Since 2003, we’ve set up and organized Child’s Play, a game industry charity dedicated to improving the lives of children with toys and games in our network of over 70 hospitals worldwide. Over the years, you as a community have answered the call and come together to raise millions of dollars.

Child’s Play works in two ways. With the help of hospital staff, we set up gift wish lists full of video games, toys, books, and other fun stuff for kids. By clicking on a hospital location on our map, you can view that hospital’s wish list and send a gift.

Child’s Play also receives cash donations throughout the year. With those cash donations, we purchase new consoles, peripherals, games, and more for hospitals and therapy facilities. These donations allow for children to enjoy age-appropriate entertainment, interact with their peers, friends, and family, and can provide vital distraction from an otherwise generally unpleasant experience.

Our hospital network program provides an Amazon.com wishlist (to which facilities can make requests) and an annual gift of games, consoles, and other age-appropriate entertainment gifts for kids. These gifts provide vital distraction, engagement, socialization, and positive play opportunities for hospitalized children around the world.” (childsplaycharity.org)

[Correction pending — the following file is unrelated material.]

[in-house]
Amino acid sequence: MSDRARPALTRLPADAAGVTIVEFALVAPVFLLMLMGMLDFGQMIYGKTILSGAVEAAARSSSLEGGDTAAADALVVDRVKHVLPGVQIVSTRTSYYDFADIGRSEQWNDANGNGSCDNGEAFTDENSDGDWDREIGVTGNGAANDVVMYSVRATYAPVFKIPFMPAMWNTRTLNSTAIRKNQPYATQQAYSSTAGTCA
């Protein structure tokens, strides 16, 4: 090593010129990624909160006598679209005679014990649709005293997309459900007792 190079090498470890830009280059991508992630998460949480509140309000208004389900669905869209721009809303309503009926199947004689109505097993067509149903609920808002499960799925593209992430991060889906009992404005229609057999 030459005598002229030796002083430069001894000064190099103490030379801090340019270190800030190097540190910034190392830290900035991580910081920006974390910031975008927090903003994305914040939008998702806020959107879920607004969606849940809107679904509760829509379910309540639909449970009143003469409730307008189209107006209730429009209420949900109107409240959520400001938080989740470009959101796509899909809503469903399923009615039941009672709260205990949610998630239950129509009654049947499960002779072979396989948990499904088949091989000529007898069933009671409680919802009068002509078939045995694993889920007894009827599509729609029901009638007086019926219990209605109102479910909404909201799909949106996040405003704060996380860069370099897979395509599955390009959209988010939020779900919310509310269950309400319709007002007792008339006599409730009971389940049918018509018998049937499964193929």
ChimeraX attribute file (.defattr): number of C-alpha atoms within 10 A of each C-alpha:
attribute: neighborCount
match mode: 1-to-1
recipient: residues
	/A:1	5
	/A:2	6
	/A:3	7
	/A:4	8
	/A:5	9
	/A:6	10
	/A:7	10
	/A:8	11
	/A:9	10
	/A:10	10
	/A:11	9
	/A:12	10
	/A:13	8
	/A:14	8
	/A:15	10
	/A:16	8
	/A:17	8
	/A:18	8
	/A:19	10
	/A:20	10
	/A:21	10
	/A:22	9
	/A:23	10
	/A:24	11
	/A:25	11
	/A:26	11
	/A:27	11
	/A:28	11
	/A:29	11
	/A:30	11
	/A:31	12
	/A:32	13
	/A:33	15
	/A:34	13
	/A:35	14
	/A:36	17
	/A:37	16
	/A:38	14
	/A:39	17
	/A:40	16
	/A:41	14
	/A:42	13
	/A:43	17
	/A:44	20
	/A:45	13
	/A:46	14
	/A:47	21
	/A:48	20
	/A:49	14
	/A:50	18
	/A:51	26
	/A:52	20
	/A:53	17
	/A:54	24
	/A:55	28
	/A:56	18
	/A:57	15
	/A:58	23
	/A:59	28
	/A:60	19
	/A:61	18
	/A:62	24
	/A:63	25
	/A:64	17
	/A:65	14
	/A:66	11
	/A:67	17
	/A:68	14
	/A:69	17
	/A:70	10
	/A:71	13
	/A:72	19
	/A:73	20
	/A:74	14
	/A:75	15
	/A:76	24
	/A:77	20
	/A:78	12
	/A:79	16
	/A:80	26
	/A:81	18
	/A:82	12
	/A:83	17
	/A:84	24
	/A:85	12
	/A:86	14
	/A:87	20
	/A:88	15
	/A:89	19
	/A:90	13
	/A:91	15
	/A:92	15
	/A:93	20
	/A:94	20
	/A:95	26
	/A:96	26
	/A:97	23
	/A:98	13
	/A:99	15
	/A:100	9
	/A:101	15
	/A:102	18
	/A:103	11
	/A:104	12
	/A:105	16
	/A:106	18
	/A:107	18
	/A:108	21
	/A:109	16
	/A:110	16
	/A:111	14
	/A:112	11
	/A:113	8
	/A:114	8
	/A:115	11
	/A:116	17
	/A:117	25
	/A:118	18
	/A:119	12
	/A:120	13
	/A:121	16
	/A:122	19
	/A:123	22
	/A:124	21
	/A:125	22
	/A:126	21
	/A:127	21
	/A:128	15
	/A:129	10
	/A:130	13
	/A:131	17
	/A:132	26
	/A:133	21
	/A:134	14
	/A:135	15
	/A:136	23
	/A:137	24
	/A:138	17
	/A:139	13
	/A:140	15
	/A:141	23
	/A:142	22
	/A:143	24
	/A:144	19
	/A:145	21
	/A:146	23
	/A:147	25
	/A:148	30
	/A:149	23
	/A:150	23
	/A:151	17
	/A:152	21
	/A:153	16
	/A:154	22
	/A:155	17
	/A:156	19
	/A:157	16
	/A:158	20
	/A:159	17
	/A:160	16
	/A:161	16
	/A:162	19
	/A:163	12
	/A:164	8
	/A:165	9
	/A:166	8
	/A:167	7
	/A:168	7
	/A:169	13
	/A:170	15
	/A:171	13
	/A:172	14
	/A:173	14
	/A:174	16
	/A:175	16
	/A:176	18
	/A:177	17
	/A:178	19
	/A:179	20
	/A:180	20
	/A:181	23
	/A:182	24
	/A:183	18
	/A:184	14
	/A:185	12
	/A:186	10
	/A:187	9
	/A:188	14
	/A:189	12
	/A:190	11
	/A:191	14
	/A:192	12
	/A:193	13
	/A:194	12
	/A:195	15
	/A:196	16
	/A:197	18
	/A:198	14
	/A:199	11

• Cloud City Garrison

“Cloud City Garrison is a chapter of The 501st Legion of Stormtroopers, a Star Wars Imperial costuming club. The 501st is dedicated to the movie-quality costumes of the “villains” of the Star Wars universe. Cloud City Garrison covers all of Oregon and Southwest Washington.

In addition to providing a network for fans to meet, CCG is committed to the community. We offer support at charity events, fund raisers, and social functions by appearing as film-authentic Star Wars characters. While there is no cost to engage our services, we encourage donations to charity on our behalf instead.” (cloudcitygarrison.com)

They put in so much time and effort between walk-a-thons, blood drives, spending afternoons with special needs children, and so much more. They don’t accept payment for showing up, they only ask that you give to one of the charities that they support.

Here’s a list of the charities that they are heavily involved in:

  • Make-A-Wish Oregon
  • Doernbecher Children’s Hospital
  • Sacred Heart Medical Center Foundation
  • Special Olympics
  • The Salvation Army’s Bell Ringing program
  • Toys for Tots
  • Children’s Miracle Network

It really makes me happy to see both big and small groups of geeks raising money and making a difference in the world around them. As I said, the links to all these charities are below and I encourage you to check them out if you feel so inclined to. That’s all I have for now, but I hope you guys have a wonderful day!

http://nerdist.com/tag/course-of-the-force/ ; http://www.comicrelief.com/rednosedayhttp://www.childsplaycharity.org/ ; http://www.cloudcitygarrison.com/ )